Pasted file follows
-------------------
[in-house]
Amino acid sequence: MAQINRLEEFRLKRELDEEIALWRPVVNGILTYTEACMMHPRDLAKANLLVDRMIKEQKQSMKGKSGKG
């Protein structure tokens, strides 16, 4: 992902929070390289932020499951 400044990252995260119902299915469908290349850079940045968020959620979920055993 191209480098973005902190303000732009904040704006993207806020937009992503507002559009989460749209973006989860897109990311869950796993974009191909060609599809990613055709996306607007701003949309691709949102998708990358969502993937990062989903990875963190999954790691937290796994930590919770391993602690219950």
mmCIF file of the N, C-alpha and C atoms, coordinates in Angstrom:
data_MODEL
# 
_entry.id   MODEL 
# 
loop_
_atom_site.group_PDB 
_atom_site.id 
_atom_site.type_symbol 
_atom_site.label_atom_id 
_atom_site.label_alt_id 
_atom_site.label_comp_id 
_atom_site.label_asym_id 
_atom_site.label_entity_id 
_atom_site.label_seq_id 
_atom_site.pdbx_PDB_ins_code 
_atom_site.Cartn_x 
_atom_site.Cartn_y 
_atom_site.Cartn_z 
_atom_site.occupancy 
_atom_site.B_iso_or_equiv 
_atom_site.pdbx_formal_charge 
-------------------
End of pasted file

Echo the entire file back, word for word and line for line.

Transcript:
[in-house]
Amino acid sequence: MAQINRLEEFRLKRELDEEIALWRPVVNGILTYTEACMMHPRDLAKANLLVDRMIKEQKQSMKGKSGKG
């Protein structure tokens, strides 16, 4: 992902929070390289932020499951 400044990252995260119902299915469908290349850079940045968020959620979920055993 191209480098973005902190303000732009904040704006993207806020937009992503507002559009989460749209973006989860897109990311869950796993974009191909060609599809990613055709996306607007701003949309691709949102998708990358969502993937990062989903990875963190999954790691937290796994930590919770391993602690219950």
mmCIF file of the N, C-alpha and C atoms, coordinates in Angstrom:
data_MODEL
# 
_entry.id   MODEL 
# 
loop_
_atom_site.group_PDB 
_atom_site.id 
_atom_site.type_symbol 
_atom_site.label_atom_id 
_atom_site.label_alt_id 
_atom_site.label_comp_id 
_atom_site.label_asym_id 
_atom_site.label_entity_id 
_atom_site.label_seq_id 
_atom_site.pdbx_PDB_ins_code 
_atom_site.Cartn_x 
_atom_site.Cartn_y 
_atom_site.Cartn_z 
_atom_site.occupancy 
_atom_site.B_iso_or_equiv 
_atom_site.pdbx_formal_charge 